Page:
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Which Browser Should You Be Running On Your iPad And iPhone?

Final Placing And The iOS Winner's Circle

With the mobile Web Browser Grand Prix, we've dropped the placing tables, brackets, and point system entirely. Since we lost so many categories of testing in the transition from the desktop to mobile, the remaining categories are mostly from the Essential bracket: CSS, DOM, JavaScript, and Standard Conformance. At the same time, the remaining categories from the Important bracket are upgraded due to the slower time scale on mobile devices: HTML5, Page Load Times, and Security. Only hardware acceleration (HWA) remains. But, due to the slow progression of titles able to exploit HWA, even that will arguably play a bigger role for casual gaming on mobile devices long before supporting hardcore games on the desktop.

Our new final scores are the geometric mean of all eight mobile WBGP composite scores, which makes creating the placing table and applying a point system unnecessary.

Drum roll, please. And the winner is...

Surprise, surprise, it's Apple's own Safari.


Safari's access to Nitro really pushes it way ahead of the other browsers designed for iOS. While Dolphin, Axis, Chrome, and Sleipnir all have slightly different scores, they are basically equals. With page load times and a smoothness nearly equal to Safari, Maxthon is really the only third-party iOS browser that stands out. But, in the end, any third-party Web browser on iOS is essentially tantamount to using an older version of Safari with a slightly different user interface and additional features. Therefore, if for whatever reason you decide against using Safari on your iOS-based device, you're best off simply going with the browser that you like the best.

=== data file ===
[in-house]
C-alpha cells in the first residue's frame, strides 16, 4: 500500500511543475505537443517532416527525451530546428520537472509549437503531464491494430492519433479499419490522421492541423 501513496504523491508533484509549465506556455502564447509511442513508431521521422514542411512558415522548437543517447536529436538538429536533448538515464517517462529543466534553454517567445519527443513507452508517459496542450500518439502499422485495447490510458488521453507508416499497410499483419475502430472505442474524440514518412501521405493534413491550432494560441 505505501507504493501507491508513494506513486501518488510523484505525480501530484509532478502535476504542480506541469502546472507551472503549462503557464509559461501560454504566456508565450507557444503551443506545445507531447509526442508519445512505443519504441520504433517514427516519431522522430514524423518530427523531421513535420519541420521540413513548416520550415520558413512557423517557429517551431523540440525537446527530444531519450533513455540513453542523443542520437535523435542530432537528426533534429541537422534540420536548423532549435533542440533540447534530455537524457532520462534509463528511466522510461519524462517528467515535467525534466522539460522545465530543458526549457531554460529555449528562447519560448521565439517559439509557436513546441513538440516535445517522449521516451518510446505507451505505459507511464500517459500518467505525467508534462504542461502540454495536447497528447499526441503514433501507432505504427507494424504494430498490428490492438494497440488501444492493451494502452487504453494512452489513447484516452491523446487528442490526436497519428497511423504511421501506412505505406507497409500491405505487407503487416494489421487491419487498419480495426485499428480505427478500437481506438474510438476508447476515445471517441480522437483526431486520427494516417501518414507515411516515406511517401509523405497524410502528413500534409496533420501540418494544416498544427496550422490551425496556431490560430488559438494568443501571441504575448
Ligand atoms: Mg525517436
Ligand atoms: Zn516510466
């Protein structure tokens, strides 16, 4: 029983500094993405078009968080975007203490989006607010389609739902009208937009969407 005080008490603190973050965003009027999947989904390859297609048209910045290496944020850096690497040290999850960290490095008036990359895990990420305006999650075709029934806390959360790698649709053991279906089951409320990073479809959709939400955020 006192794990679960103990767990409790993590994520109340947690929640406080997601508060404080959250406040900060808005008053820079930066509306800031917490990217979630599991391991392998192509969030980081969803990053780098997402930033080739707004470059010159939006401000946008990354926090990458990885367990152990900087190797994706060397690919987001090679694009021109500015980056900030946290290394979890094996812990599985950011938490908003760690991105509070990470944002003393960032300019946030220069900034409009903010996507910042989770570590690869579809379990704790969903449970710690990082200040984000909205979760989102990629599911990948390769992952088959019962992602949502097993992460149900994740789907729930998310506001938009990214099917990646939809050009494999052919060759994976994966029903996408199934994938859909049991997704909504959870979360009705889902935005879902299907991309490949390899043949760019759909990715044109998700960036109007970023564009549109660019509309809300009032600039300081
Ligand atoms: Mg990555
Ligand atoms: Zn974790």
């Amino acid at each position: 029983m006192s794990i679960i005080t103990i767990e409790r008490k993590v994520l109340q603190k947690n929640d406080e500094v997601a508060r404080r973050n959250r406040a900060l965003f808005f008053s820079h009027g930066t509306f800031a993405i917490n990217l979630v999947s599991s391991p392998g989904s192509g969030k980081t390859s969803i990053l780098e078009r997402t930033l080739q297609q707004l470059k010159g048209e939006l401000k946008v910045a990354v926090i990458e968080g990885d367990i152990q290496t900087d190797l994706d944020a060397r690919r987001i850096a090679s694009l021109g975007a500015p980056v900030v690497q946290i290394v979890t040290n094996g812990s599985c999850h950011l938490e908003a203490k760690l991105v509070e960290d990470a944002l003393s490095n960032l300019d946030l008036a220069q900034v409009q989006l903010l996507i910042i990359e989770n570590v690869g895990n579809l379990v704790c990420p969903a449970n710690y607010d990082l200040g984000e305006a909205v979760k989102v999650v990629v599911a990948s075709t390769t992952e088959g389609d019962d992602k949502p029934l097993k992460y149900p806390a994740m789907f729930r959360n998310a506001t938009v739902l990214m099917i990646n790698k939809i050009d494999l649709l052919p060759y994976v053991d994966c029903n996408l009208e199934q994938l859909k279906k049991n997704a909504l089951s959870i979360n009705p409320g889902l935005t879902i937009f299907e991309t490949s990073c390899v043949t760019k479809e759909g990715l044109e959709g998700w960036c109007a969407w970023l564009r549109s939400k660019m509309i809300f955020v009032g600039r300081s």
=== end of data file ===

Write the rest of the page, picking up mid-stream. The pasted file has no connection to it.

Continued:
Due to Apple's App Store mandate that all third-party iOS browsers utilize Safari's stock engines, browser competition on this mobile operating system is practically non-existent. Unless Apple reverses course, allowing other developers to compete using their own unique rending and JavaScript engines, we really only need to check in with iOS every time the platform receives a substantial upgrade.

But Tom's Hardware, I hate Apple. What about Android?

We're already working on it, folks. With Chrome, Firefox, and Opera providing their own unique engines, distinct from the stock Android browser, and Dolphin, Maxthon, and Sleipnir providing their own take on WebKit, Android is where the real mobile Web browser action is. That mobile operating system should be just as vibrant and competitive as any on the desktop. Stay tuned next week for the Android Web Browser Grand Prix.

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  • esrever
    All of them are the same since apple doesn't give developers any freedom.
  • ksampanna
    I mean, c'mon ... bt obviously
  • LuckyDucky7
    Was this review even necessary?
    There is no choice of browsers on iOS. None. Every "browser" is just a sub-par Safari wrapper.

    It's not like people buy iOS devices for the ability to tailor the device to their liking, after all- it's not called the "reality distortion field" for nothing.
  • victorious 3930k
    You may have forgotten the useful extra features category, where Chrome for iOS wins by MILES.
  • murzar
    But Tom's Hardware, I hate Apple. What about Android?

    Such condescension! What about people who actually like Android more? Or find its features more beneficial?

    Not every Android user hates Apple.

  • barathn
    I like the last paragraph
  • gamecube
    I hope next week we see not only tablet review. I'm more interested in the phone part of Android.

    And Ubuntu just release 12.10. This is a good time to have another Ubuntu Web Browser Grand Prix.
  • I'm curious what the benchmarks would be like if they installed the Nitrous Cydia tweak, which allows third party apps to use the Nitro engine. Any chance we can get a follow-up?
  • no IE ?
  • amdfangirl
    no IE ?

    On iOS?